Background: The complexity of end-of-life care, represented by a large number of units caring for dying patients, different types of organizations and difficulties in identification and prognostication, signifies the importance of finding ways to measure the quality of end-of-life care.
Aim: To establish, test and manage a national quality register for end-of-life care.
Design: Two questionnaires were developed with an attempt to retrospectively identify important aspects of the care delivered during the last week in life. An internet-based IT platform was created, enabling the physician and/or nurse responsible for the care during the last week in life to register answers online.
Setting: Units caring for dying people, such as hospital wards, home care units, palliative in-patient care units and nursing facilities.
Results: The register received status as a National Quality Register in 2006. More than 30,000 deaths in nursing facilities, hospital wards, palliative in-patient units and private homes were registered during 2010, representing 34% of all deaths in Sweden and 58% of the cancer deaths.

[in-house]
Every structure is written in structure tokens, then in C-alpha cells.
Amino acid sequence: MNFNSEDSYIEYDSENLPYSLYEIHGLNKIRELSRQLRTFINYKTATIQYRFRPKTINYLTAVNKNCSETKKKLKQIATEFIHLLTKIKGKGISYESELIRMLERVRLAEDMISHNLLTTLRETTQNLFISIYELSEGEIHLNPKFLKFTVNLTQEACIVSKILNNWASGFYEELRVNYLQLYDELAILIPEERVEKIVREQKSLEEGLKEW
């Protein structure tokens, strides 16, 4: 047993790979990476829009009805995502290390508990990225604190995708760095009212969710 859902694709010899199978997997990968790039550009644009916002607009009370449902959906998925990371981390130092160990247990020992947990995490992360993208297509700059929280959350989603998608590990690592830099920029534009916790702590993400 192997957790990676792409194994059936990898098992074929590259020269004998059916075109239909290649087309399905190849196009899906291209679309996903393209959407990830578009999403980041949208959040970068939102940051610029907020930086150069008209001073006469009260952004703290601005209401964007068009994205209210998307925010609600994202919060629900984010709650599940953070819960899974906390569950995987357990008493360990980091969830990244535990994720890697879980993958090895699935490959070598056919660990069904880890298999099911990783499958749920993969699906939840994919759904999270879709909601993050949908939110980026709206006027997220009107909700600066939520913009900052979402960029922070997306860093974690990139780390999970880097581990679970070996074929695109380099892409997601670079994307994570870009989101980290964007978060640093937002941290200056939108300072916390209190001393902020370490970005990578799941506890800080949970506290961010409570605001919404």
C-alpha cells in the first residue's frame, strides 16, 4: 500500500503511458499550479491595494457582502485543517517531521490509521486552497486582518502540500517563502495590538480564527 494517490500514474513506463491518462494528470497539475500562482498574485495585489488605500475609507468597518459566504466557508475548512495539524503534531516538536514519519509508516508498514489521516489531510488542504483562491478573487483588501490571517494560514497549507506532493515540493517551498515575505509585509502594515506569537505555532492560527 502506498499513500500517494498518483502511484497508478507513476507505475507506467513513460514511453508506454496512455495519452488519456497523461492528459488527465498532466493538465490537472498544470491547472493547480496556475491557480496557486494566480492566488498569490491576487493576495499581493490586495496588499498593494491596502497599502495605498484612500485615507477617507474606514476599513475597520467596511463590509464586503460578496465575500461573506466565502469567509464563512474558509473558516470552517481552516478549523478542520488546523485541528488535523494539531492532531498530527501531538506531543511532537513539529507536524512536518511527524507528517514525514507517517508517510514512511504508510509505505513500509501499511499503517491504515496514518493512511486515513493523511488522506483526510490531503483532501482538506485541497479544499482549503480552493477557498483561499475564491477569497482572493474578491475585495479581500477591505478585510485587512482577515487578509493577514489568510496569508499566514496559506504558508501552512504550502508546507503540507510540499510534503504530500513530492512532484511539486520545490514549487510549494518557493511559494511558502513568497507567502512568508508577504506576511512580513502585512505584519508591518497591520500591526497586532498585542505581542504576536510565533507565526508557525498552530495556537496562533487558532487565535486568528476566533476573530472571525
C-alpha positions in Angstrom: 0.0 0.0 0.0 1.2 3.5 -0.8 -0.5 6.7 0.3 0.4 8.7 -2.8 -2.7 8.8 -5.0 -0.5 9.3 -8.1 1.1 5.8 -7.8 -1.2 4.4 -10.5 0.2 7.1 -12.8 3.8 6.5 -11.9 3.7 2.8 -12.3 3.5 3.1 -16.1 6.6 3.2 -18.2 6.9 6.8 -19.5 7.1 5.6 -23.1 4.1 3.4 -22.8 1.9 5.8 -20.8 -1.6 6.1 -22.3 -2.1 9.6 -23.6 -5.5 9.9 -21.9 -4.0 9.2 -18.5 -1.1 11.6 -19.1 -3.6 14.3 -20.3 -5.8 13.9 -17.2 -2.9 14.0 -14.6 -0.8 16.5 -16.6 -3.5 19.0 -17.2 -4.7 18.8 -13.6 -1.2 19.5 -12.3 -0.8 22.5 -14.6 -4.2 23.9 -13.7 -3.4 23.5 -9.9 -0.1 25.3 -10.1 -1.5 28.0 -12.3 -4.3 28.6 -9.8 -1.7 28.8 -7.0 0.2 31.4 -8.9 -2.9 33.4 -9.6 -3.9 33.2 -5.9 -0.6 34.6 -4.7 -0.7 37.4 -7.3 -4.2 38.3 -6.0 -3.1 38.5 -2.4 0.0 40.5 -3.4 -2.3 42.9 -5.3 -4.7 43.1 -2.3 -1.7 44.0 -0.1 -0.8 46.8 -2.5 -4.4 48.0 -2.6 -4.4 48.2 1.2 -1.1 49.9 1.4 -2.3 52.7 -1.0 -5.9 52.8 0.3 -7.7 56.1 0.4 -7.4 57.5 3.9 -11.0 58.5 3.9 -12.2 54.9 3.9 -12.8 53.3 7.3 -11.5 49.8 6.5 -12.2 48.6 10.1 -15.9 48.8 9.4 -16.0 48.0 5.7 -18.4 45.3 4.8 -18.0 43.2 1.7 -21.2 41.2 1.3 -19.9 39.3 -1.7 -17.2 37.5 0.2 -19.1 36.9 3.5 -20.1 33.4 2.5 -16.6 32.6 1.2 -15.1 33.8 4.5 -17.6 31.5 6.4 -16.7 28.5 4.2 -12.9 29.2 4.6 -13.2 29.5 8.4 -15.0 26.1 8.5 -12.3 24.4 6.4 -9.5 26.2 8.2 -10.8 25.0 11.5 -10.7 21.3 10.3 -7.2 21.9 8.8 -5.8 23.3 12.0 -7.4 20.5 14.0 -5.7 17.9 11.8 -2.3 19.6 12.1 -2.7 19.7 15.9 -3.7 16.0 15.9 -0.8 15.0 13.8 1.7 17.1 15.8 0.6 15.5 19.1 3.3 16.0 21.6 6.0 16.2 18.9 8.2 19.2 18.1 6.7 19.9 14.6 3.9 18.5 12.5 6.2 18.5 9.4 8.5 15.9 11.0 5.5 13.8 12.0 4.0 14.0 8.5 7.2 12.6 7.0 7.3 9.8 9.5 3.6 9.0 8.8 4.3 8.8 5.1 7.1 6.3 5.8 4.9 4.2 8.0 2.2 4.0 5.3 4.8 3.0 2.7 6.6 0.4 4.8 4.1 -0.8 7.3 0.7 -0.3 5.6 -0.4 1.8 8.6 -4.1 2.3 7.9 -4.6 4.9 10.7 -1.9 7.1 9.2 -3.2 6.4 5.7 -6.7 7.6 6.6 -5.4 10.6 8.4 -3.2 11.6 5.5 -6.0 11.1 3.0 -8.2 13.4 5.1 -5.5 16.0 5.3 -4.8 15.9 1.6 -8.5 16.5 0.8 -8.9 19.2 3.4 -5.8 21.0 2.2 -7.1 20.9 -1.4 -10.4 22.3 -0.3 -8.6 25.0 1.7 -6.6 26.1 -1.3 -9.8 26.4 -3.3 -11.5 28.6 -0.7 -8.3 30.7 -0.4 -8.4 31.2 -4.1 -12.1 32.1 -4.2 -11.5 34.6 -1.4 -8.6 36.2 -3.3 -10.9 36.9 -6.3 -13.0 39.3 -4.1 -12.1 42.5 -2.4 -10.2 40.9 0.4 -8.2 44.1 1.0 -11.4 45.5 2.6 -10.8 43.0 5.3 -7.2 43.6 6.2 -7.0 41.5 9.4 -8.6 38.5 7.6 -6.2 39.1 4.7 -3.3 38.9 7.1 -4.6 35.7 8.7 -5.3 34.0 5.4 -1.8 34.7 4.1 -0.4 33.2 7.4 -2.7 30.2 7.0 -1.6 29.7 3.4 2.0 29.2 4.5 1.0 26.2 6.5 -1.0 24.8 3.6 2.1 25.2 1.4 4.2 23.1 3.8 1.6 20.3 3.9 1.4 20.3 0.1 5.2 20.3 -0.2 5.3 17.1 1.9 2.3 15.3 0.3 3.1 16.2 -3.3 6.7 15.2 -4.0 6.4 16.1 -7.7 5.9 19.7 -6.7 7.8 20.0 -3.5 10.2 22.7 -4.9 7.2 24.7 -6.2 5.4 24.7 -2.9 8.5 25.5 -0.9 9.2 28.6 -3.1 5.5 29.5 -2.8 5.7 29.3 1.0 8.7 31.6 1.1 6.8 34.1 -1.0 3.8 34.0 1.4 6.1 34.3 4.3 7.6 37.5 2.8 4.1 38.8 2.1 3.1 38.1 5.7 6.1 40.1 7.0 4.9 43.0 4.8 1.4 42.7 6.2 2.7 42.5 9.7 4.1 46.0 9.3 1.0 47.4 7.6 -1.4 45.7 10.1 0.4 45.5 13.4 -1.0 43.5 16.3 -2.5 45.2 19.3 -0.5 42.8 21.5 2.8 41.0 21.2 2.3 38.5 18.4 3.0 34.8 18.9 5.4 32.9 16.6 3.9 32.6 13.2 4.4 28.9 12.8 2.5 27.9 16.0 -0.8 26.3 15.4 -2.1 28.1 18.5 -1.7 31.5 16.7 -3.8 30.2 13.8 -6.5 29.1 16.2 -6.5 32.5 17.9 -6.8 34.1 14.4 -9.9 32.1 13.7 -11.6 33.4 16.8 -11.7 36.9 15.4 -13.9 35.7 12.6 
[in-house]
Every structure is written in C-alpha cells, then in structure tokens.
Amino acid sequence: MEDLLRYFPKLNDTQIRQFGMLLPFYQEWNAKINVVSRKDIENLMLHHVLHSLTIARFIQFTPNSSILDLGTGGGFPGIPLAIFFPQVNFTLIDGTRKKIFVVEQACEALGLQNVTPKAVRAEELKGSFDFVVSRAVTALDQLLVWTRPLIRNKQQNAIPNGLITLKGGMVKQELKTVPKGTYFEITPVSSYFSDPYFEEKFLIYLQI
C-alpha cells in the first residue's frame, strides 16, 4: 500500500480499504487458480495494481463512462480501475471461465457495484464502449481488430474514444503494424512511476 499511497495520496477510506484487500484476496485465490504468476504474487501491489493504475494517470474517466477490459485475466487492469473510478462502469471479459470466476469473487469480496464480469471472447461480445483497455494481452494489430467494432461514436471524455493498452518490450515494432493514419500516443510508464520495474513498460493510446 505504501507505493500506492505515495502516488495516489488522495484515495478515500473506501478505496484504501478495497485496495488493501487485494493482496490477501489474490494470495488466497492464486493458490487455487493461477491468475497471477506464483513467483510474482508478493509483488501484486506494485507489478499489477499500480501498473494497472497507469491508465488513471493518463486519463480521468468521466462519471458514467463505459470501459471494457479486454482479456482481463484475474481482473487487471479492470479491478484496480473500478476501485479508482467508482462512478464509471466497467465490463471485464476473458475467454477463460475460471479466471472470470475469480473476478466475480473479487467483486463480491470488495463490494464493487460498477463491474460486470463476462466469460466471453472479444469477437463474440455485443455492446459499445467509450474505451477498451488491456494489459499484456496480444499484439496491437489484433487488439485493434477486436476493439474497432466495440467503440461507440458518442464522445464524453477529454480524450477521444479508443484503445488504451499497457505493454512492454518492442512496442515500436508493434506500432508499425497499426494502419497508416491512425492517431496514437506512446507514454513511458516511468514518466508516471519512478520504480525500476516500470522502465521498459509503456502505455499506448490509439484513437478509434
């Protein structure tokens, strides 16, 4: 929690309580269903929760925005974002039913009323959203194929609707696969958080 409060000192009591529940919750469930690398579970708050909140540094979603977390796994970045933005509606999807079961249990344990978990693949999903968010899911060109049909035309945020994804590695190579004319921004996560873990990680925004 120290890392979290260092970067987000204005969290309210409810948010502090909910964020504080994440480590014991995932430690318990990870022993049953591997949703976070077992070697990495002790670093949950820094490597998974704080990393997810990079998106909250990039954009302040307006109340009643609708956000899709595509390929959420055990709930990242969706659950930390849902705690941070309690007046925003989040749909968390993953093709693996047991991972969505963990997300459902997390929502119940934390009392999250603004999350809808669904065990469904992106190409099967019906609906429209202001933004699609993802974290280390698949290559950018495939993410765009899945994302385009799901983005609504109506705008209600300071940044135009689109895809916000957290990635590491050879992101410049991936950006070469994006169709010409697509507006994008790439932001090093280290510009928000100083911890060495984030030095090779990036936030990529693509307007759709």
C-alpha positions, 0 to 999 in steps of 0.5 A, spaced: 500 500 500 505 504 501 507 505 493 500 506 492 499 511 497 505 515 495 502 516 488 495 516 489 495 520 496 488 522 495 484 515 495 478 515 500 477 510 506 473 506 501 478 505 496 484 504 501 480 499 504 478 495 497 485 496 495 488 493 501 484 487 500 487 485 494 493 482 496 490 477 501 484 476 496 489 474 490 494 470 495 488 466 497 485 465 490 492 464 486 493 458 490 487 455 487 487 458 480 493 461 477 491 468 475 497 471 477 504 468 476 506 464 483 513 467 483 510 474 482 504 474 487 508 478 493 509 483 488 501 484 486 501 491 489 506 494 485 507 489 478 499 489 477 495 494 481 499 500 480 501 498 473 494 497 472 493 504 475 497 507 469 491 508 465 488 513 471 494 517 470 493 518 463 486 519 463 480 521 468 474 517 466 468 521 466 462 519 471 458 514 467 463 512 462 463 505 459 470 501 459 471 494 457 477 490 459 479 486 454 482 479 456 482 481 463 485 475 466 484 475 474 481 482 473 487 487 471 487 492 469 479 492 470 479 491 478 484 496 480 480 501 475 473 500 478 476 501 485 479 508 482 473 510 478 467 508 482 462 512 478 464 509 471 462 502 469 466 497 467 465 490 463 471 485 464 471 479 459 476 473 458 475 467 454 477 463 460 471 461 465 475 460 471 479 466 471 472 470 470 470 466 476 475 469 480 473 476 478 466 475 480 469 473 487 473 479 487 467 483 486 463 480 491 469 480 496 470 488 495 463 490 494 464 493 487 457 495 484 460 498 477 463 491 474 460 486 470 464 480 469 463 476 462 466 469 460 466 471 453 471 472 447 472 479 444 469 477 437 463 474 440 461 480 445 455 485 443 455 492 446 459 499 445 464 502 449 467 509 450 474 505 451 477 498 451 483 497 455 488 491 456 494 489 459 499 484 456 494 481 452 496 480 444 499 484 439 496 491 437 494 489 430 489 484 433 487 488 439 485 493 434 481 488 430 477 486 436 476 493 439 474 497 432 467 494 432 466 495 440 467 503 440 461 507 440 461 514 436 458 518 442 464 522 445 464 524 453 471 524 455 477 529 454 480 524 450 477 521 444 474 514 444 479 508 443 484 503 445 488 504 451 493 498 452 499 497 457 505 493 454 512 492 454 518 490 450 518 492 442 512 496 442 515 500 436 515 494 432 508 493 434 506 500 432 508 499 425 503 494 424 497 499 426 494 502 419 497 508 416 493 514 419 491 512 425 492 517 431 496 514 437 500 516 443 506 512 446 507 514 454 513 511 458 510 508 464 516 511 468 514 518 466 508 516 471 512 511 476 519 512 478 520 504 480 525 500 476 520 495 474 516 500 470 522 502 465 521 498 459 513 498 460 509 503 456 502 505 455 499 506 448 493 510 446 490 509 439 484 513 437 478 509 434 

Conclusions: We have shown that it is feasible to establish a national quality register in end-of-life care and collect data through a web-based system. Ongoing data analyses will show in what way this initiative can lead to improved quality of life for patients and their families. There is an ongoing process internationally to define relevant outcome measures for quality of care at the end-of-life in different care settings; the registry has a potentially important role in this development.